One way that I’ll get out of an inspirational funk is to limit myself in some way. For example, I might only allow myself to take photographs with an aperture of f/4, or I’ll only take photographs with slow shutter speeds. Perhaps I might limit the color spectrum by taking only Black and White photographs. The idea is that if I spend time trying to take photographs to meet this criteria, I will have created a logic problem for myself which I will attempt to solve. I am therefor less concerned about the subject matter, and more concerned about the technique or the process. While the subject is still important for the final product, I have removed from my shoulders the stress of trying to find a subject and replaced it with the burden of meeting other criteria. At a particular point in time, the latter may be more appropriate for my mood at that time.

Improve Weaknesses
For any given photographer, there is always going to be some technical aspect of photography which could be considered a weakness. In my case, I have limited experience shooting night photography and I consider myself less than proficient at using my camera in shutter priority mode. When I’m in a rut artistically, it’s a good time to brush up on my skills. You may not come out with anything noteworthy, but you’ll gain some experience making your next session much more productive. Every single photo can be a learning experience.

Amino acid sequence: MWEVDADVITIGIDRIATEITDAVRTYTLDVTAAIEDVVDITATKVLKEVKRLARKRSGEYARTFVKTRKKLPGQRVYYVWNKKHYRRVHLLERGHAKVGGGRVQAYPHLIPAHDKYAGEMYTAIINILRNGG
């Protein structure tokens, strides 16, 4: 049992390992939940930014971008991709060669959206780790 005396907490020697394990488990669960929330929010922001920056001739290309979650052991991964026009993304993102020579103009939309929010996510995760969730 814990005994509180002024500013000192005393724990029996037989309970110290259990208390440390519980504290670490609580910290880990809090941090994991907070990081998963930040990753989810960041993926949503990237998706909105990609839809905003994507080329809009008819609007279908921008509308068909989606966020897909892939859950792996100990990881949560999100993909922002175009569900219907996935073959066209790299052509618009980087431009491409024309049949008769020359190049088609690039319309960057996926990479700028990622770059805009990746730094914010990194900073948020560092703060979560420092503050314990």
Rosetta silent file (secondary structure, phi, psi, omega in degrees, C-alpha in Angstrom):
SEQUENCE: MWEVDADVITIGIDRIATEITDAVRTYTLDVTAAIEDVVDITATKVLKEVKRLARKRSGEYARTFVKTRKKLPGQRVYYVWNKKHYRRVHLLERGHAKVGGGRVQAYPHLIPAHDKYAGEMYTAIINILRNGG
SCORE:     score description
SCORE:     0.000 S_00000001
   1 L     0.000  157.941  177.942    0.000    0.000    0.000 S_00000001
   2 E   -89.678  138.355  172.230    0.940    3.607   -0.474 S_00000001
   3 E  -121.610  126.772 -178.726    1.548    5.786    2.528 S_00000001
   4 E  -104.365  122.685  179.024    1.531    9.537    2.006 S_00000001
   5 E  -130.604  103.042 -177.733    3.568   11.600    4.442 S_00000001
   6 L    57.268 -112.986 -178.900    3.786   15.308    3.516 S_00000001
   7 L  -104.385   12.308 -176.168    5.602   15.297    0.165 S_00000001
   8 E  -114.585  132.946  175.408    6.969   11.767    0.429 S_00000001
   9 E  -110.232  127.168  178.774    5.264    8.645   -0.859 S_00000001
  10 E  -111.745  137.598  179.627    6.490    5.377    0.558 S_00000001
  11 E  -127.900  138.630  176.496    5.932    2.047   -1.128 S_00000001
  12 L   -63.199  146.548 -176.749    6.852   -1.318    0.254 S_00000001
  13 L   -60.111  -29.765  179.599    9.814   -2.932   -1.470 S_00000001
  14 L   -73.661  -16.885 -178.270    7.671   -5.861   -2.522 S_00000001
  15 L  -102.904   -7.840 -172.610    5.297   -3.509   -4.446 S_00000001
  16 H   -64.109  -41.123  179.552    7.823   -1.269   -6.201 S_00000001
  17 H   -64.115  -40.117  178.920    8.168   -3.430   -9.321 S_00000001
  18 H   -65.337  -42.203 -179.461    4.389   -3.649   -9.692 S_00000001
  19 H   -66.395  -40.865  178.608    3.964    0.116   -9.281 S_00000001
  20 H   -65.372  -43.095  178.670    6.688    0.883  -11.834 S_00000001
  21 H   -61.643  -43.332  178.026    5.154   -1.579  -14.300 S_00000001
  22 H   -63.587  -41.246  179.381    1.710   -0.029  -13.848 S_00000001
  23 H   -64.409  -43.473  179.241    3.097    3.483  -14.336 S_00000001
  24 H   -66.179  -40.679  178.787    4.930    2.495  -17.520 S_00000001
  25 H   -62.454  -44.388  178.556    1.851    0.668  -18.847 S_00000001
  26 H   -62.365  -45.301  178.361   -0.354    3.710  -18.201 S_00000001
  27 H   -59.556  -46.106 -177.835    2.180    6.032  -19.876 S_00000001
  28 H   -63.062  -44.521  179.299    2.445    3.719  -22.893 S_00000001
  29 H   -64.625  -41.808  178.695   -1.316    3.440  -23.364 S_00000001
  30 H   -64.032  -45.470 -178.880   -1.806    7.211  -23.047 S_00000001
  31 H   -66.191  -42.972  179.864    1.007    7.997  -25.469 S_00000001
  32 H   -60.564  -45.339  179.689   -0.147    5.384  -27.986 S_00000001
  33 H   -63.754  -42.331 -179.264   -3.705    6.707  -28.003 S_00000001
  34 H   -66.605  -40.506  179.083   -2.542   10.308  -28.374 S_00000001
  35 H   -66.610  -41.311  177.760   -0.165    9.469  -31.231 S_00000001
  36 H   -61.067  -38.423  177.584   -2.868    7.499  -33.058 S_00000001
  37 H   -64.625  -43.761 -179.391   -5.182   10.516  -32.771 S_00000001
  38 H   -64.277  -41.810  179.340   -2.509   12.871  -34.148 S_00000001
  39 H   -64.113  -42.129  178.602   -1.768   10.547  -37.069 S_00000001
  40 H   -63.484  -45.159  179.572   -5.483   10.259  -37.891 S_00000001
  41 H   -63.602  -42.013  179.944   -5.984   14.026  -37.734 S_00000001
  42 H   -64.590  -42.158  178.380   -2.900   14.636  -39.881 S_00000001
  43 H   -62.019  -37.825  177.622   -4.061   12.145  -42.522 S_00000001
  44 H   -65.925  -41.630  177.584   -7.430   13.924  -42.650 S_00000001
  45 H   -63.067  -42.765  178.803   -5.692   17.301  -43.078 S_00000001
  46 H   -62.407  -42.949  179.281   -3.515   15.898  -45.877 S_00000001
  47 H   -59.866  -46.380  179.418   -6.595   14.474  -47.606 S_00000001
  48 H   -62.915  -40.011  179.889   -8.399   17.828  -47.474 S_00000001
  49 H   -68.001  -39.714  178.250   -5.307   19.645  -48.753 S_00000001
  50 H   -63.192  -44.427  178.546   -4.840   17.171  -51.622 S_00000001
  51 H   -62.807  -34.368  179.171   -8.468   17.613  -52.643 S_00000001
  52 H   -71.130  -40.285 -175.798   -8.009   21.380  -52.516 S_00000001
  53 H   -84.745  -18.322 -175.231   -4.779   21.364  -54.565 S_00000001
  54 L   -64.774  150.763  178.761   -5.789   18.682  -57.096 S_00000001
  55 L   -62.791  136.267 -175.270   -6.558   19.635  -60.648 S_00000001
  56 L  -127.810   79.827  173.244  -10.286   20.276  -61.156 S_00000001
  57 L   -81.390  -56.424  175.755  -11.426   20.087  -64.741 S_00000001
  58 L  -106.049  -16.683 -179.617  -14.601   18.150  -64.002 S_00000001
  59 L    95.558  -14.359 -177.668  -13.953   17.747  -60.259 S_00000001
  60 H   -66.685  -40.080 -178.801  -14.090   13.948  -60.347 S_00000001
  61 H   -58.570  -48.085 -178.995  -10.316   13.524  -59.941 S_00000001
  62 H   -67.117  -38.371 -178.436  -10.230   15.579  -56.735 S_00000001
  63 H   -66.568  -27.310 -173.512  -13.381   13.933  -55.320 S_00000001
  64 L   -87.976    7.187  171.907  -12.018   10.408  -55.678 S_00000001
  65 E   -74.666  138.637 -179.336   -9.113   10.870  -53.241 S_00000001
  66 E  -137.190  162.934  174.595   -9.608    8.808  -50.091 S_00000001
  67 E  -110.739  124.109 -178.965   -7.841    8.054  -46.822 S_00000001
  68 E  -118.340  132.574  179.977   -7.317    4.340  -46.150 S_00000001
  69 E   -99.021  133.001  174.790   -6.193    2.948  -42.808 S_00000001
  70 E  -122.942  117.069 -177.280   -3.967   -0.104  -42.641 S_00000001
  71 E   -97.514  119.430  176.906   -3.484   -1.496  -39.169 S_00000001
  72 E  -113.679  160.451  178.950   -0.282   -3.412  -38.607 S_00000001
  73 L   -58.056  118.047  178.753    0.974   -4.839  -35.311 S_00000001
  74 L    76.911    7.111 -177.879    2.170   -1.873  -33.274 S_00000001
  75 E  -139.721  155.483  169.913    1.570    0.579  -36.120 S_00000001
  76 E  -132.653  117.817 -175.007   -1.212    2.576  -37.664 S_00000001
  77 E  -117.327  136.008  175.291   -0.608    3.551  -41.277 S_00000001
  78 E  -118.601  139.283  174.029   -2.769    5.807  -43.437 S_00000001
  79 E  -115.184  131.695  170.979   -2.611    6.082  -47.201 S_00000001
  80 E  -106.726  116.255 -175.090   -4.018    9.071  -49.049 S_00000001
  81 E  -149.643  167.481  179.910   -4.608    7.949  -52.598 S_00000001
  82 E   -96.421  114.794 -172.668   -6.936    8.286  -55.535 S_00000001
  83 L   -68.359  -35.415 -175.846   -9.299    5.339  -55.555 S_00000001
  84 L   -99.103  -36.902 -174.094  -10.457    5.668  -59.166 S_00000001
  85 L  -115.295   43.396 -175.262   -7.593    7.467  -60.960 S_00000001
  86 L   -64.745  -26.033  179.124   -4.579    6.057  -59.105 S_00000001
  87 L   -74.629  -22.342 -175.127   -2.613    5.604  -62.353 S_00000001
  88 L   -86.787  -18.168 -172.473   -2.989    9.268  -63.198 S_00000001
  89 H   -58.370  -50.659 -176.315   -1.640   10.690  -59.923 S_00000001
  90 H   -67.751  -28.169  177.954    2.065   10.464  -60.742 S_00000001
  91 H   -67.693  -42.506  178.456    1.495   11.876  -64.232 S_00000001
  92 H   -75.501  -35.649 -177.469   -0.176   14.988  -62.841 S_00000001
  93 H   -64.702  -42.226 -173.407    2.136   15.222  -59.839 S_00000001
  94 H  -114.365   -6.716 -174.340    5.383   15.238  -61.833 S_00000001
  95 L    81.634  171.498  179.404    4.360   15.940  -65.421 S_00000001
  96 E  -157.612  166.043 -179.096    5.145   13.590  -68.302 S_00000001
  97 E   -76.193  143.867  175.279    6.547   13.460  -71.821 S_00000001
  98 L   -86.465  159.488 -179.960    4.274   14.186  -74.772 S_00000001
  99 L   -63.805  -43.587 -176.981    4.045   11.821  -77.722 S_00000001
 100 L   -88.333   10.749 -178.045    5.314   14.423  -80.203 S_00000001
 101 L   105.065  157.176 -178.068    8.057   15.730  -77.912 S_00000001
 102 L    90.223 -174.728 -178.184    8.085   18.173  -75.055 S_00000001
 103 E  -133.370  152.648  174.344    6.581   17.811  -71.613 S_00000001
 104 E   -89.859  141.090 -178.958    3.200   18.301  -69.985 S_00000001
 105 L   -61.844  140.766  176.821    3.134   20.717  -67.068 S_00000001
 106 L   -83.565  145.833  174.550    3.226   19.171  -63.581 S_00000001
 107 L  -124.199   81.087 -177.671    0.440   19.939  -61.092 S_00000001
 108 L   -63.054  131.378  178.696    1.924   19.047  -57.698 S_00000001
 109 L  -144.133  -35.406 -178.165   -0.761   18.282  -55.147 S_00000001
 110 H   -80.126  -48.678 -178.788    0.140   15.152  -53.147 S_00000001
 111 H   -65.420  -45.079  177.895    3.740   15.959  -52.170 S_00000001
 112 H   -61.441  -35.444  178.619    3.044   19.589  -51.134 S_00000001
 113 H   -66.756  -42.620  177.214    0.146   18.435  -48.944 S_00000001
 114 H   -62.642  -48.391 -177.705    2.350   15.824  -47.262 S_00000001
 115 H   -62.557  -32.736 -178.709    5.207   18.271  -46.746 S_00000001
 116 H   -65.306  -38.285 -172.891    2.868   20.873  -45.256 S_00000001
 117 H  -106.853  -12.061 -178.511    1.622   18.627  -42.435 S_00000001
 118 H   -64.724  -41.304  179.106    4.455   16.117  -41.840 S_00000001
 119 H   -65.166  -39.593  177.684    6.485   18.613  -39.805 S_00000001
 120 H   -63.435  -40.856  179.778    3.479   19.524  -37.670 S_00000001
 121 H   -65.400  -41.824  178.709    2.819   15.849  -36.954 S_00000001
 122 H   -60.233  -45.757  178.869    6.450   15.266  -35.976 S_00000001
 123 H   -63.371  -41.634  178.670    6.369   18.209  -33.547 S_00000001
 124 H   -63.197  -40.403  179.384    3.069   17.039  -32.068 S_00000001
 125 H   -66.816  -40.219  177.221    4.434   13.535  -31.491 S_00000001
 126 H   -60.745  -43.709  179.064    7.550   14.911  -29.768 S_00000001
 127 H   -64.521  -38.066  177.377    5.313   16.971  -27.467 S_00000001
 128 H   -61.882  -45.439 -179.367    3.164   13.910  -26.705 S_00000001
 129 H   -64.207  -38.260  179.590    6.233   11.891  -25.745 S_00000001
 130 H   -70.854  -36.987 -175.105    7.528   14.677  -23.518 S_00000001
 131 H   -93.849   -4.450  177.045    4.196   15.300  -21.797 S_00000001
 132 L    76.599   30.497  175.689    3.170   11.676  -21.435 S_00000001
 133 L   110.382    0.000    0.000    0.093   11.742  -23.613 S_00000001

Shoot Everything & Anything
Finally, there are times where none of the above ideas will work for you. You may be in a public space without a single shred of inspiration. When in doubt, shoot everything. Thanks to the digital world, you aren’t wasting any resources by taking too many pictures. Take photographs of the wheel on a cart, people crossing the street, or a man reading the newspaper. You may just get lucky with a great photo. It is even more possible that the right amount of finesse or cropping may turn an ordinary snapshot into something really interesting. Just be careful: You don’t want to fall into the habit of shooting everything very often. The goal is to train your eye and your mind to appropriately select subject matter before clicking the shutter. Ideally, you want most, if not all, of your photos to be gallery worthy.

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About Author

D. Travis North is a professional Landscape Architect, a Freelance Photographer and founder of Shutter Photo. Ever since he picked up his first SLR, his father's Nikon N2000, he's been hooked on photography. Travis likes to photograph urban environments, architectural details and has a new-found interest in close-up photography. His work can be found at D. Travis North Photography. Follow Travis on twitter: @dtnorth.